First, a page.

04/14/2007 08:51 PM |
By Sean Kelleher, Special to Gulf News
Equity connoisseurs will be familiar with the excitement generated by the emerging Bric market (Brazil, Russia, India and China) - countries with huge populations, ancient cultures and a fast-growing wealth culture.
With that backdrop, it doesn't take a great deal of imagination for wealth connoisseurs to picture Christie's view of the future growth of an "emerging art world".
Part of that picture, according to William Lawrie, a specialist in Islamic, Arab and Indian Art with Christie's, is an "emerging art market" featuring Russia, China, India and the Middle East. Christie's investment into this futuristic picture is already underway as evidenced by their first two Dubai auctions which produced $17.3 million of sales. Intriguingly, the first auction produced $2.2 million of Middle Eastern sales, rising to $ 4.1 million at the second sitting.
A trend or a spike for Middle Eastern art? "Too early to say," says Lawrie, "I would normally want to see four or five auctions take place over about a year or so before we realistically determine a trend." For now though, interest in the first two auctions suggests that there already is a local market of some sort. The question for Christie's is: how valuable is it?
The question for local wealth enthusiasts will be: is this "emerging art world" a serious asset class? Perhaps we need a few more auctions to answer that. In the meantime, the prospect of making money out of art is likely to attract the attention of more philistine investors. You don't need to be cultured to understand making money.
So for uncouth investors (like the author) the following checklist might help in understanding the financial value of any work of art. From the beginning though, Lawrie points out that it rarely makes sense to buy the cheap one. Lawrie believes that, given a choice of three pieces from the same artist, you should buy the best one - likely the more expensive one. The more valuable piece is the rarer one and therefore more likely to appreciate in value. Thinking cheap might not work as well with art as in fungible commodities.
Back to the checklist which should include: rarity, beauty, the artist, the condition, and "provenance". The latter heading refers to the history of the piece, the list of previous owners, the collections it has featured in, its documentation, and so on.
This implies that there can be "good provenance" and "bad provenance". Lawrie and Christie's of course deal with the "good" end of the market, showing little interest in my query on what happened to the stolen Munch from Norway. Yet Lawrie's response is an insight into the two tiers of liquidity in the art market: tier one, the auction; tier two, the dealer. Apply the word shady to the latter and you generate pictures of Sean Connery rappelling down ropes to nab a masterpiece. Like any other asset class, art has its dark side.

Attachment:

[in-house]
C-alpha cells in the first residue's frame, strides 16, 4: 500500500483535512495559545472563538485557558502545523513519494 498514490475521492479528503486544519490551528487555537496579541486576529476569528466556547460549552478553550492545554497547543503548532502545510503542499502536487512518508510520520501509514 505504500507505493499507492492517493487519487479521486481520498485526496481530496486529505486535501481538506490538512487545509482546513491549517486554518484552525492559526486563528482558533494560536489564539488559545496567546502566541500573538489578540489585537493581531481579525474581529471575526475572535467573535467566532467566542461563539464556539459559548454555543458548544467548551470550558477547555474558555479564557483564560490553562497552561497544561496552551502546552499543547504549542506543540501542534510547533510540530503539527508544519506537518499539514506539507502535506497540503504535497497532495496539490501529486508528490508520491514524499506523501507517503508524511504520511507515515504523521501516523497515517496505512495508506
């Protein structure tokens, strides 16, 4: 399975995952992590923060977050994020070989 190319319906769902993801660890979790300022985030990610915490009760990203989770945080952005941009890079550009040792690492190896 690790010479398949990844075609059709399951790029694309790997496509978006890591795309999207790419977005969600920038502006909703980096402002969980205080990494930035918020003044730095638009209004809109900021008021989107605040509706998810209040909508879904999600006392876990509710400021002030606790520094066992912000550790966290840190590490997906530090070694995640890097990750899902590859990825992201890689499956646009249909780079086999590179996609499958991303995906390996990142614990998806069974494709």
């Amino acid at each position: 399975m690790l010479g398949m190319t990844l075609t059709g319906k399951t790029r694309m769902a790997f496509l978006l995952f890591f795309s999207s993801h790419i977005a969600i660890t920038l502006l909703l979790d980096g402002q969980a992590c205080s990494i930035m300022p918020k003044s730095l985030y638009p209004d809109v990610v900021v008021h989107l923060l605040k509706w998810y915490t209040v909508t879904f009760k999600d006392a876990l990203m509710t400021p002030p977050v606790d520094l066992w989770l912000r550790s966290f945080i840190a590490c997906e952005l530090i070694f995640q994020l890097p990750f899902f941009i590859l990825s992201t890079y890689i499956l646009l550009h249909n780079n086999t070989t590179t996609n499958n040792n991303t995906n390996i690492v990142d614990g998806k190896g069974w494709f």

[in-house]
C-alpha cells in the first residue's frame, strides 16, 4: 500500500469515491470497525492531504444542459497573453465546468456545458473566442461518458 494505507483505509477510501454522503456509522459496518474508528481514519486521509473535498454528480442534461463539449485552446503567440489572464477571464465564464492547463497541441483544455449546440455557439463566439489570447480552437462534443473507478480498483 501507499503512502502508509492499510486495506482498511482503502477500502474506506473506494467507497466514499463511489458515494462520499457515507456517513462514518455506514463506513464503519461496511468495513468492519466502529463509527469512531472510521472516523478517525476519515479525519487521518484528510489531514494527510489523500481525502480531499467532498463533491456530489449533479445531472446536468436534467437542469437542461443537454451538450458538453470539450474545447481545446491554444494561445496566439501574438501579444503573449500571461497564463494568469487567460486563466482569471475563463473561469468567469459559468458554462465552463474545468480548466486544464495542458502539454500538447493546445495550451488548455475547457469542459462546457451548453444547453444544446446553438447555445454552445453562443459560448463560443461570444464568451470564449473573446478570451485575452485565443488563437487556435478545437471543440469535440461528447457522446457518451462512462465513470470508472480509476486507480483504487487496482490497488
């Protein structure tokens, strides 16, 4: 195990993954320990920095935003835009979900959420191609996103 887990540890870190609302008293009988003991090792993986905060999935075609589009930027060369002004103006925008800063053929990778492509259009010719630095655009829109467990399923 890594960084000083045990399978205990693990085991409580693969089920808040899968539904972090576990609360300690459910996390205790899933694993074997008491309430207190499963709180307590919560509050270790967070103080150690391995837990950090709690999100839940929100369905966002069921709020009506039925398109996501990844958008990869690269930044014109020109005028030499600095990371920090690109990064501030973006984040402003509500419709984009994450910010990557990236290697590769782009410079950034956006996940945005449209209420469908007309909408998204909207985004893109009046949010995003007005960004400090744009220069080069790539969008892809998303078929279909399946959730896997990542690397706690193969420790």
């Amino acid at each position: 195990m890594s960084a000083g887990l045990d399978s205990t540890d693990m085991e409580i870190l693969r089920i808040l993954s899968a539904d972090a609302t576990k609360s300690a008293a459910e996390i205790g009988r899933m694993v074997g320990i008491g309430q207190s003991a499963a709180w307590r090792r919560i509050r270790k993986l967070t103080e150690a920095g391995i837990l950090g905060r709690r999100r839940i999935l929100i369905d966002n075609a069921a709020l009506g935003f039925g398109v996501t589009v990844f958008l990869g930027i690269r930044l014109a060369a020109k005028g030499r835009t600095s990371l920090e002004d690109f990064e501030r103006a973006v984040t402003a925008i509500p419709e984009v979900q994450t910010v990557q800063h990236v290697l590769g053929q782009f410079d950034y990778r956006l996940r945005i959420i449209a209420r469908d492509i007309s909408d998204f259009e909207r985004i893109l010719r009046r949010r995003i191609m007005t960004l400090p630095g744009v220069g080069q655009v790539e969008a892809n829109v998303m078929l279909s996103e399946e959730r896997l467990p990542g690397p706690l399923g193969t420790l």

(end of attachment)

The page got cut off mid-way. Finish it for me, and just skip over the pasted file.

Like any other asset class though, it's not the dark side that causes the greatest losses. It's the investor who buys high and sells low. So the use of professional expertise is critical to the philistine.
To Lawrie again for advice, and, significantly, he points to the "art hierarchy". "You are better off buying a grade three painting from a grade one artist, than a grade one painting from a grade three artist," says Lawrie. A line of thinking first exploited by Giorgio Vasari, an Italian who started a sort of Seria A league featuring Donatello, Michelangelo and Leonardo. If you are holding pictures of contemporaries to these guys, the chances are that they are less valuable, especially if they haven't solicited the critical acclaim.
"The more ink spilled on an artist, the higher the value in general," says Lawrie. Suggesting that approaching an expert and being sure of the artist's "ranking" is one way of helping asses the price of a given work.
For the author, expertise and guidance was certainly a requirement in looking through the catalogue for Christie's second Dubai auction. That auction contained "lots" ranging from $4,000 to over $200,000. Stand-outs for me included Nasser Ovissi's (Iran) "Afternoon Rest" positioned in the catalogue for $25,000 to $35,000, and the work of India's Jamini Roy (starting at $8,000). But then I'm a philistine.
Pushed on the significant Arab works, Lawrie's examples included the UAE's Abdul Kadir Al Raes whose "yesteryear" sold way over the catalogue listing and well into six figures which might get him noticed; and Paul Guiragossian's "Autour de Enfant", who Lawrie named as one of the stars of the second auction.
Preferences will of course change from viewer to viewer, but the one thing that the Christie's auctions are likely to provide is a fairly eclectic mix of works from Arab, Indian and Iranian markets, according to Lawrie, a feature that distinguishes Dubai auctions from other, more domestically orientated, Arab auctions and shows. "In addition", says Lawrie, "the UAE is likely to auction newer works, which, by definition are less rare".
By implication, then, perhaps the UAE will sprout an art market that allows investors and collectors in at a lower cost level, getting them into the art habit early, and profiting from growing a collection over a period of time. Time, of course, will tell.
-The writer is Chairman of Mondial/Financial Partners International.